Preview · Article · Jan 2015
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    ABSTRACT: We present a detailed study of a X -ray selected sample of 5 submillimeter bright QSOs at $z\sim2$, where the highest rates of star formation (SF) and further growth of black holes (BH) occur. Therefore, this sample is a great laboratory to investigate the co-evolution of star formation and AGN. We present here the analysis of the spectral energy distributions (SED) of the 5 QSOS, including new data from Herschel PACS and SPIRE. Both AGN components (direct and reprocessed) and like Star Formation (SF) are needed to model its SED. From the SED and their UV-optical spectra we have estimated the mass of the black hole ($M_{BH} = 10^9 - 10^{10} M_{SUN}$) and bolometric luminosities of AGN ($L_{BOL} = (0.8-20) \times 10^{13} L_{SUN}$). These objects show very high luminosities in the far infrared range (at the H/ULIRG levels) and very high rates of SF (SFR = 400-1400 $M_{SUN}$/y). Known their current SFR and their BH masses, we deduce that their host galaxies must be already very massive, or would not have time to get to the local relation between BH mass and bulge. Finally, we found evidence of a possible correlation between the column density of ionized gas detected in X-rays ($NH_{ion}$) and SFR, which would provide a link between AGN and SF processes.
    Preview · Article · Dec 2014
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    ABSTRACT: The identification of the stellar companions to binary pulsars is key to studying the evolution of the binary system and how this is influenced by the interactions between the two stars. For only a fraction of the known binary pulsars, the stellar companions have been identified. Here, we used 11 source catalogues available from multiwavelength (ultraviolet, optical, infrared) imaging sky surveys to search for the stellar companions of a sample of 144 field binary pulsars (i.e. not in globular clusters) selected from the Australia Telescope National Facility data base (version 1.48) and from the public list of gamma-ray pulsars detected by Fermi. We found positional associations in at least one source catalogue for 22 pulsars, of which 10 are detected in gamma-rays by Fermi, including 15 millisecond pulsars. For six pulsars in our compilation, we confirm their identifications. For another seven pulsars that had yet not been identified, we examine potential identifications. In particular, we identified a likely companion star candidate to PSR J2317+1439, whereas for both PSR B1953+29 and PSR J1935+1726 the companion star identification is more uncertain. Follow-up observations of these three pulsars are needed to settle the proposed identifications. For the remaining nine pulsars that had been already identified, we provide additional spectral information in at least one of the surveys' spectral bands, which we will use to better constrain the stars' spectral energy distributions.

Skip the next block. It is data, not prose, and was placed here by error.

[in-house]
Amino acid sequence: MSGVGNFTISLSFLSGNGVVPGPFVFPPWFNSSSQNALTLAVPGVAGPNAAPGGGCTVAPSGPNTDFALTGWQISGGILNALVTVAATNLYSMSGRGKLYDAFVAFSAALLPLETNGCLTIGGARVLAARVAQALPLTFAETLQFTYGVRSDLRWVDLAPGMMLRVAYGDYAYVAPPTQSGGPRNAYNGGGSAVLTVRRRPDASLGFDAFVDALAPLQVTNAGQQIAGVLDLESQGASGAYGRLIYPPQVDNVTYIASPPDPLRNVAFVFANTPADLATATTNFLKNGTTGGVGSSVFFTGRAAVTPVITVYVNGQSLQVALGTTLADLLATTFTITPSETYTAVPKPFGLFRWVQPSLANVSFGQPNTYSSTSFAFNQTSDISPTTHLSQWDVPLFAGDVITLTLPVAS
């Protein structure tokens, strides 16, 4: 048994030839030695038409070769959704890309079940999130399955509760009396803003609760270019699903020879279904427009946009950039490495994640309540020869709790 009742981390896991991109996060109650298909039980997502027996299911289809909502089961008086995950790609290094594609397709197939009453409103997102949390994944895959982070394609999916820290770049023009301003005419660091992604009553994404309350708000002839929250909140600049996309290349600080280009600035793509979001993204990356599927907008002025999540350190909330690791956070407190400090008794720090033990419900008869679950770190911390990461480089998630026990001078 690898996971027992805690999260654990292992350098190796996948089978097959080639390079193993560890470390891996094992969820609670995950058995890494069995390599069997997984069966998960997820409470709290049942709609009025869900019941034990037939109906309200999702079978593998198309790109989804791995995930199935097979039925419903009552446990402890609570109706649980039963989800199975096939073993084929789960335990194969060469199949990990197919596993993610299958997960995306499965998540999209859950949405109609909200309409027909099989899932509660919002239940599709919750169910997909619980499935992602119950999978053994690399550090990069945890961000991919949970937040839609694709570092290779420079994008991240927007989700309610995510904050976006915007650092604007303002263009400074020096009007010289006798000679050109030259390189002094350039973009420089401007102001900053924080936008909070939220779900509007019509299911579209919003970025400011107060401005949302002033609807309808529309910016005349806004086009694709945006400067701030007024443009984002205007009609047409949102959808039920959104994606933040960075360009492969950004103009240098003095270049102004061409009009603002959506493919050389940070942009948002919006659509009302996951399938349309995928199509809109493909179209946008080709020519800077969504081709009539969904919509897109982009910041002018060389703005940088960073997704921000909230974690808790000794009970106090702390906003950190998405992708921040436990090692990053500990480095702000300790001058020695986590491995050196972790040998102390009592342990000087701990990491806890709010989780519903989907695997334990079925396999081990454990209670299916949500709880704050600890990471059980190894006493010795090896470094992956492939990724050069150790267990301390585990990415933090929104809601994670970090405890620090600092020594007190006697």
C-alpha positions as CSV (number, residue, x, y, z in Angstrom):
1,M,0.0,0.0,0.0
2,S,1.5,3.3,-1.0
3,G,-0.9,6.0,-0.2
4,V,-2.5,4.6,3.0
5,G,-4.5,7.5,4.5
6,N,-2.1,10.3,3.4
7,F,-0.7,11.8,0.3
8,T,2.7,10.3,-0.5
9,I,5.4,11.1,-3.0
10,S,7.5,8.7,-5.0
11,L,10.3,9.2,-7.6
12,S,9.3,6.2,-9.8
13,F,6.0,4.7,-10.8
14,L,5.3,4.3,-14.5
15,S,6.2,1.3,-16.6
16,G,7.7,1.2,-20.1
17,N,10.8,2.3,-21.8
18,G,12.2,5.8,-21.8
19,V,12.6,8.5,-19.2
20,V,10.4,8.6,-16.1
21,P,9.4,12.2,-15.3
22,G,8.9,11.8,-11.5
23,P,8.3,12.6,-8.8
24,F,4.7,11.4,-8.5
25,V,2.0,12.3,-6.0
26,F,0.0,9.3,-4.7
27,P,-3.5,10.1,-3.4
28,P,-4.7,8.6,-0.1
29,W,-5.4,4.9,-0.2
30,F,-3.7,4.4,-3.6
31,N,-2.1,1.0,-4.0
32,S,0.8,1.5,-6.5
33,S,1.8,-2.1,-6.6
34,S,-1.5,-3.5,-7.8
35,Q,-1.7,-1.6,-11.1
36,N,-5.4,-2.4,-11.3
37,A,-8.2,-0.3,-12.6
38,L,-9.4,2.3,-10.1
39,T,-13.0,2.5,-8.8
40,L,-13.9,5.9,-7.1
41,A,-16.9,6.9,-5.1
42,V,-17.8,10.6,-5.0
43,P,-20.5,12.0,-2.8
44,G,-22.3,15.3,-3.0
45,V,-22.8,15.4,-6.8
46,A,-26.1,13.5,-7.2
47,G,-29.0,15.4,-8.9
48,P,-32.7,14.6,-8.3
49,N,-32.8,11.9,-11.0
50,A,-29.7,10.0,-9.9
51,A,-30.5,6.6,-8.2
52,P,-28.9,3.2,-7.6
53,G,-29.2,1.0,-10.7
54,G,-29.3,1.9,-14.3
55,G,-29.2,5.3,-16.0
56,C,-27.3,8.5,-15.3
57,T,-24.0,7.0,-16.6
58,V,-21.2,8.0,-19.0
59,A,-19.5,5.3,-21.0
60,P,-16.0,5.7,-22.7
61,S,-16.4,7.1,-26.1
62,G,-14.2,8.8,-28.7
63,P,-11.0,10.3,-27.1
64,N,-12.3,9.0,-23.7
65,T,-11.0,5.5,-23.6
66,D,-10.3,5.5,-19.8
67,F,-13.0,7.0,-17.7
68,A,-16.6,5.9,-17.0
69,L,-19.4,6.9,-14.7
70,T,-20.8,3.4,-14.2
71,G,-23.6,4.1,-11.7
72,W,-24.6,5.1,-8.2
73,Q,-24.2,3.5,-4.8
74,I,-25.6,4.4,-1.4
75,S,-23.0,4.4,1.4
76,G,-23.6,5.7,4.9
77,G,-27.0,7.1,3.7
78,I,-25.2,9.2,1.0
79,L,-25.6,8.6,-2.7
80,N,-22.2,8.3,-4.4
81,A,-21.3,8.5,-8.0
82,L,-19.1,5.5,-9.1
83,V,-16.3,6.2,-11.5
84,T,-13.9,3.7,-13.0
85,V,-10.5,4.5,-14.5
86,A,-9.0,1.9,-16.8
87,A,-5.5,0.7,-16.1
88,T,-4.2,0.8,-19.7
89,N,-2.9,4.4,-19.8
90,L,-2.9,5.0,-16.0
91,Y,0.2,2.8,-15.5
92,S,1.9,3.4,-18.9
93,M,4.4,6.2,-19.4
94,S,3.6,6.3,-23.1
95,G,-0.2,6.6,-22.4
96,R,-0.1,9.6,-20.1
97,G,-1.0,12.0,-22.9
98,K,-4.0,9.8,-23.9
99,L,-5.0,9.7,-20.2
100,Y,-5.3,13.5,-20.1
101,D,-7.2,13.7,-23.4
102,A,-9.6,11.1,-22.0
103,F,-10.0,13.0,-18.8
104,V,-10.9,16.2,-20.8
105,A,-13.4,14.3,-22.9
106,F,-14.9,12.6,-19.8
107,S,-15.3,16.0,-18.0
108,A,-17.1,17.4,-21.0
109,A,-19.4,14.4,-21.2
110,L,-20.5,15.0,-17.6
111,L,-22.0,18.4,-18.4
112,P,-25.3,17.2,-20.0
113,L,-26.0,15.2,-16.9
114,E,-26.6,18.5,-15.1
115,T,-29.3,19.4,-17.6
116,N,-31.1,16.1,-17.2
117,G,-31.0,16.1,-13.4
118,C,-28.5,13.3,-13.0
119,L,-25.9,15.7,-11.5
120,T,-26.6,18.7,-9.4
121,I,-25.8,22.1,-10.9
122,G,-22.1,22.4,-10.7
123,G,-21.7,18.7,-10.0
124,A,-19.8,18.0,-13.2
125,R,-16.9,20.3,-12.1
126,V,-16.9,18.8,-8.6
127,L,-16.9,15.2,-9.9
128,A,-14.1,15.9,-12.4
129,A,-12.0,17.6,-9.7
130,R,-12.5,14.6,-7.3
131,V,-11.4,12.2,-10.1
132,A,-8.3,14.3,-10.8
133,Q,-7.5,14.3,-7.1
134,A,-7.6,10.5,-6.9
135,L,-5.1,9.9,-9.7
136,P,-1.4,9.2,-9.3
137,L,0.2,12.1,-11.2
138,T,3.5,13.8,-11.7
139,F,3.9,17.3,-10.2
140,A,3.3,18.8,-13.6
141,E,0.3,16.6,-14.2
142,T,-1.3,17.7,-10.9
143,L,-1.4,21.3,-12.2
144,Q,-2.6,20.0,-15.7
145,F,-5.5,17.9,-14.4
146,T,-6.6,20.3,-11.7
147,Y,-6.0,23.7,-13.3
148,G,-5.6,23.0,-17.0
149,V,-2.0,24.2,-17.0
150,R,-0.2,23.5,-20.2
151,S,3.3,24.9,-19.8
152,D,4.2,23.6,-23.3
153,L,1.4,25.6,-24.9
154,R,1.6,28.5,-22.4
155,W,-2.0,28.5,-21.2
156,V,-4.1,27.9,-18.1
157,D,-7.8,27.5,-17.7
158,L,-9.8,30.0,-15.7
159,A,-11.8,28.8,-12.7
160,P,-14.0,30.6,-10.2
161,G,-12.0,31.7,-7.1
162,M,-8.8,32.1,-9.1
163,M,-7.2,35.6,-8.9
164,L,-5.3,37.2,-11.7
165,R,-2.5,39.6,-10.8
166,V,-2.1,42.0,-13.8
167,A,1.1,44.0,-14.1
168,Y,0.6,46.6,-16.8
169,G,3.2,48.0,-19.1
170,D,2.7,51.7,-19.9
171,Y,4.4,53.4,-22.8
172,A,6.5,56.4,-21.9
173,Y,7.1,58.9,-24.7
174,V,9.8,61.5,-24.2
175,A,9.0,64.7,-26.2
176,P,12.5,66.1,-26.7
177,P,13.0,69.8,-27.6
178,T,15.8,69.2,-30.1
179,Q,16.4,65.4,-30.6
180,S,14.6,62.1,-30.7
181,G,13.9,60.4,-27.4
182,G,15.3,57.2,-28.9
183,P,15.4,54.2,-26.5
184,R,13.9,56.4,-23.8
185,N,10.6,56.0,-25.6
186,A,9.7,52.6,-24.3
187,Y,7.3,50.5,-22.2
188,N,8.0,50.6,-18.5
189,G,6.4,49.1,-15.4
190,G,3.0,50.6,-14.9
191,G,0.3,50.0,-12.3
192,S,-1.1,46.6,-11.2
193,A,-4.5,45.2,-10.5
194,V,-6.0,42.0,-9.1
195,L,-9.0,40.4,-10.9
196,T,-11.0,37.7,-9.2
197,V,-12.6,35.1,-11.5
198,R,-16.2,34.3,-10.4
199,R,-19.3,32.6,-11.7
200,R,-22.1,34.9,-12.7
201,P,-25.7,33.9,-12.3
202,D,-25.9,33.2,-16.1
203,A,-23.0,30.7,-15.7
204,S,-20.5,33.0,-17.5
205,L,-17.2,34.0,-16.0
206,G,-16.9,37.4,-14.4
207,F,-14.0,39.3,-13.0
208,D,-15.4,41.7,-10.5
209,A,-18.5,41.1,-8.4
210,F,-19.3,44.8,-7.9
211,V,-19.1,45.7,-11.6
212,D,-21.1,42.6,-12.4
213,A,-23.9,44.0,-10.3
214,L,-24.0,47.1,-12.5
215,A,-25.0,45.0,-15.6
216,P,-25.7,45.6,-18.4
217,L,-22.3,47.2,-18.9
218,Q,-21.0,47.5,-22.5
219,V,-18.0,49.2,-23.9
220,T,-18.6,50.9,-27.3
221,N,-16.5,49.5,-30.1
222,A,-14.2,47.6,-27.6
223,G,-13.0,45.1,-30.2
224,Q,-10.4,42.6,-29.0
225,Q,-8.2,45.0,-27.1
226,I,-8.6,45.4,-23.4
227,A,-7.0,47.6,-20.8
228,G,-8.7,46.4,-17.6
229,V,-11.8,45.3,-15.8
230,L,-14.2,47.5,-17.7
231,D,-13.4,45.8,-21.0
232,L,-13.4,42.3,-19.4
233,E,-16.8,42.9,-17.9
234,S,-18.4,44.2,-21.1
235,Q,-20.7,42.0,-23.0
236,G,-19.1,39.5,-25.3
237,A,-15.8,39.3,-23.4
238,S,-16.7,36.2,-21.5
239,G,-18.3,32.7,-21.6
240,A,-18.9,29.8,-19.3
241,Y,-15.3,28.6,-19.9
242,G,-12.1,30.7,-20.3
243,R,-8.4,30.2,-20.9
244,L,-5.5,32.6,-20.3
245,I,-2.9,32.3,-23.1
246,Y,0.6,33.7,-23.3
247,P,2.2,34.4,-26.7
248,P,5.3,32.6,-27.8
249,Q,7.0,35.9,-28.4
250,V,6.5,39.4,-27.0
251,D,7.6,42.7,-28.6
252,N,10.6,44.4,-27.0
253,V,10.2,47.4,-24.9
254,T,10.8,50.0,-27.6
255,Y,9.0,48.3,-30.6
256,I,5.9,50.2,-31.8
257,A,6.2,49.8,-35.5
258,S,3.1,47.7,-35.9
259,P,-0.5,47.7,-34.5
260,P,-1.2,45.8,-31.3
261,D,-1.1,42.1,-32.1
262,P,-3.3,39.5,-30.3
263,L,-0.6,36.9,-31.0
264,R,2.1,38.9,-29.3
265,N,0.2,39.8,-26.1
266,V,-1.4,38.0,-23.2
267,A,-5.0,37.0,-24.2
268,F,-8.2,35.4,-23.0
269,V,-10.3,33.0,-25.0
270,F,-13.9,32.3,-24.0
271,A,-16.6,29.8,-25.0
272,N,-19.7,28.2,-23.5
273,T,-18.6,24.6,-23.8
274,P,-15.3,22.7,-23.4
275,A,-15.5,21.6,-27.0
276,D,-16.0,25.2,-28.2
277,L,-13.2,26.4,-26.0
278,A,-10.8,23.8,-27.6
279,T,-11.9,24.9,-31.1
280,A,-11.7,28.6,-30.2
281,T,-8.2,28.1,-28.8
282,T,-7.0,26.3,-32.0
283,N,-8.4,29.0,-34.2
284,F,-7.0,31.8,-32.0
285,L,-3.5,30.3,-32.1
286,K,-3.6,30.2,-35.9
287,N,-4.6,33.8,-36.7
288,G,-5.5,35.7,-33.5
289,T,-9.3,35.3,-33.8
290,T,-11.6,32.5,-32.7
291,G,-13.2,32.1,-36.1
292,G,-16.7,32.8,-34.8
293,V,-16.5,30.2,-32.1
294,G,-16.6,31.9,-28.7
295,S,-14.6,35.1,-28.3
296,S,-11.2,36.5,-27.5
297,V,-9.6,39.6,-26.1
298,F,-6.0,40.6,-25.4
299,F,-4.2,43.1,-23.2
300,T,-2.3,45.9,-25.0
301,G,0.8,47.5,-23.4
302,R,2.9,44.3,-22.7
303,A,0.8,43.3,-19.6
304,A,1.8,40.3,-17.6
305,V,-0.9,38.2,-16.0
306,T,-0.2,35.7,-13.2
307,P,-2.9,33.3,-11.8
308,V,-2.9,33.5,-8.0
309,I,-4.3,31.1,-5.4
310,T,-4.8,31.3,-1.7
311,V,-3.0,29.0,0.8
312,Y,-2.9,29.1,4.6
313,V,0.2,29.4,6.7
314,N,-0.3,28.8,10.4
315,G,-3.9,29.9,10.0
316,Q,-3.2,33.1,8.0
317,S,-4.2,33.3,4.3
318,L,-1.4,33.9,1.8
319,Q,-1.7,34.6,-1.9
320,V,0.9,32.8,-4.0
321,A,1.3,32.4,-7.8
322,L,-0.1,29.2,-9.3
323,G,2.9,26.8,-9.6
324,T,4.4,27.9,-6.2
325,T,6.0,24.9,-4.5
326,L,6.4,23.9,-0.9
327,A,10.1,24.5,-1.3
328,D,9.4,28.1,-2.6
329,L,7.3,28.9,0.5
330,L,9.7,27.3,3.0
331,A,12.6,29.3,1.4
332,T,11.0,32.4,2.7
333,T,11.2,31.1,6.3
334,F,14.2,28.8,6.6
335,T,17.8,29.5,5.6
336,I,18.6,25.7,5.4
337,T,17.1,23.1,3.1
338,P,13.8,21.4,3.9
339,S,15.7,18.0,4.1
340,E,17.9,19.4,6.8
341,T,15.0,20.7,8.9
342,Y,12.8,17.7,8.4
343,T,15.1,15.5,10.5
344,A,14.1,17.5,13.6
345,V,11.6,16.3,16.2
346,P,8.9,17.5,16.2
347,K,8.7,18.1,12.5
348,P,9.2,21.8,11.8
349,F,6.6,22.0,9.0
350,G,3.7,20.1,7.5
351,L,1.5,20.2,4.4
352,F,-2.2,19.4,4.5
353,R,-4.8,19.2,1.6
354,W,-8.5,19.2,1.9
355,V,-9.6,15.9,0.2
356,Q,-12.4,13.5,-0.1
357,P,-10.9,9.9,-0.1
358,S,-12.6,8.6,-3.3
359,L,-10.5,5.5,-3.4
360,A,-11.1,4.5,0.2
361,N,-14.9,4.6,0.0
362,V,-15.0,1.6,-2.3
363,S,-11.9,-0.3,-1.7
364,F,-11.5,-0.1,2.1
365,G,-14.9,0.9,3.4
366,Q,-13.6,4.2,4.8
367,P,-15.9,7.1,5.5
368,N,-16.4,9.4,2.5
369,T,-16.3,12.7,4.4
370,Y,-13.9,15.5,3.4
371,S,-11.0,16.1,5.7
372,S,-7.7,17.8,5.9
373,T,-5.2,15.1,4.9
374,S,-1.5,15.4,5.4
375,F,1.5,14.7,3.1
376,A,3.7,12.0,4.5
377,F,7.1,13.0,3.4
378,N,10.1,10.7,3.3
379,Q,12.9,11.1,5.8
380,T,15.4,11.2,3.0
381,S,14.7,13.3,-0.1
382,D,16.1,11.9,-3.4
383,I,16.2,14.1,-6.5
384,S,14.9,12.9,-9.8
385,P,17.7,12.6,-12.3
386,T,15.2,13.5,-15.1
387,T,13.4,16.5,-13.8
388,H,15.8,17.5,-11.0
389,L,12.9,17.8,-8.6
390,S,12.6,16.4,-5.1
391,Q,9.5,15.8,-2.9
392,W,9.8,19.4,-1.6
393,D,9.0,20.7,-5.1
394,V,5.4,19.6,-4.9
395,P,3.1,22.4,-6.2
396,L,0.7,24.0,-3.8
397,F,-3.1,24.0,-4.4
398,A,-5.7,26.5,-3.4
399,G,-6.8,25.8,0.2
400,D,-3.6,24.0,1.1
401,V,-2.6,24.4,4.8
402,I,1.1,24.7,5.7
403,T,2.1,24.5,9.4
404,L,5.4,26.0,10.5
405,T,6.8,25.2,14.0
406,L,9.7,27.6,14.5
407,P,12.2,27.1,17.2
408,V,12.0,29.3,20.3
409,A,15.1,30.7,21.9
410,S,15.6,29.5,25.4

No preview · Article · Jul 2014 · Monthly Notices of the Royal Astronomical Society
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    ABSTRACT: Athena is designed to implement the Hot and Energetic Universe science theme selected by the European Space Agency for the second large mission of its Cosmic Vision program. The Athena science payload consists of a large aperture high angular resolution X-ray optics (2 m2 at 1 keV) and twelve meters away, two interchangeable focal plane instruments: the X-ray Integral Field Unit (X-IFU) and the Wide Field Imager. The X-IFU is a cryogenic X-ray spectrometer, based on a large array of Transition Edge Sensors (TES), offering 2:5 eV spectral resolution, with ∼5" pixels, over a field of view of 50 in diameter. In this paper, we present the X-IFU detector and readout electronics principles, some elements of the current design for the focal plane assembly and the cooling chain. We describe the current performance estimates, in terms of spectral resolution, effective area, particle background rejection and count rate capability. Finally, we emphasize on the technology developments necessary to meet the demanding requirements of the X-IFU, both for the sensor, readout electronics and cooling chain.
    No preview · Conference Paper · Jul 2014
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    ABSTRACT: We present the most complete study to date of the X-ray emission from star formation in high-redshift (median z = 0.7; z < 1.5), IR-luminous (LIR = 1010–1013 L⊙) galaxies detected by Herschel's PACS and SPIRE instruments. For our purpose, we take advantage of the deepest X-ray data to date, the Chandra Deep Fields (North and South). Sources which host AGN are removed from our analysis by means of multiple AGN indicators. We find an AGN fraction of 18 ± 2 per cent amongst our sample and note that AGN entirely dominate at values of log [LX/LIR] > −3 in both hard and soft X-ray bands. From the sources which are star formation dominated, only a small fraction are individually X-ray detected and for the bulk of the sample we calculate average X-ray luminosities through stacking. We find an average soft X-ray to infrared ratio of log 〈LSX/LIR〉 = −4.3 and an average hard X-ray to infrared ratio of log 〈LHX/LIR〉 = −3.8. We report that the X-ray/IR correlation is approximately linear through the entire range of LIR and z probed and, although broadly consistent with the local (z < 0.1) one, it does display some discrepancies. We suggest that these discrepancies are unlikely to be physical, i.e. due to an intrinsic change in the X-ray properties of star-forming galaxies with cosmic time, as there is no significant evidence for evolution of the LX/LIR ratio with redshift. Instead, they are possibly due to selection effects and remaining AGN contamination. We also examine whether dust obscuration in the galaxy plays a role in attenuating X-rays from star formation, by investigating changes in the LX/LIR ratio as a function of the average dust temperature. We conclude that X-rays do not suffer any measurable attenuation in the host galaxy.